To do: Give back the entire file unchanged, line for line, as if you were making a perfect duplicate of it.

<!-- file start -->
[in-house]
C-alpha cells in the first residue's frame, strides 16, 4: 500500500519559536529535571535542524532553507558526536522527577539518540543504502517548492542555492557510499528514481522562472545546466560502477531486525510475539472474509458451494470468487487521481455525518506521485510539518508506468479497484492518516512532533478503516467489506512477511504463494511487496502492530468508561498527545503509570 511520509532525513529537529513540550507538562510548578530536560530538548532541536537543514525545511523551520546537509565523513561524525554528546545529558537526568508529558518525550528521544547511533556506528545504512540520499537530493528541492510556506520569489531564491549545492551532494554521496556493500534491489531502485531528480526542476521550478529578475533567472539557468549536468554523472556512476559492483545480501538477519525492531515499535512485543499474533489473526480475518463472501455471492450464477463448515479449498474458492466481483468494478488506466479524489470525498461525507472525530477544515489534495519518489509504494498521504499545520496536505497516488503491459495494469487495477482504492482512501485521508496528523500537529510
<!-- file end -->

[in-house]
C-alpha cells in the first residue's frame, strides 16, 4: 500500500519559536529535571535542524532553507558526536522527577539518540543504502517548492542555492557510499528514481522562472545546466560502477531486525510475539472474509458451494470468487487521481455525518506521485510539518508506468479497484492518516512532533478503516467489506512477511504463494511487496502492530468508561498527545503509570 511520509532525513529537529513540550507538562510548578530536560530538548532541536537543514525545511523551520546537509565523513561524525554528546545529558537526568508529558518525550528521544547511533556506528545504512540520499537530493528541492510556506520569489531564491549545492551532494554521496556493500534491489531502485531528480526542476521550478529578475533567472539557468549536468554523472556512476559492483545480501538477519525492531515499535512485543499474533489473526480475518463472501455471492450464477463448515479449498474458492466481483468494478488506466479524489470525498461525507472525530477544515489534495519518489509504494498521504499545520496536505497516488503491459495494469487495477482504492482512501485521508496528523500537529510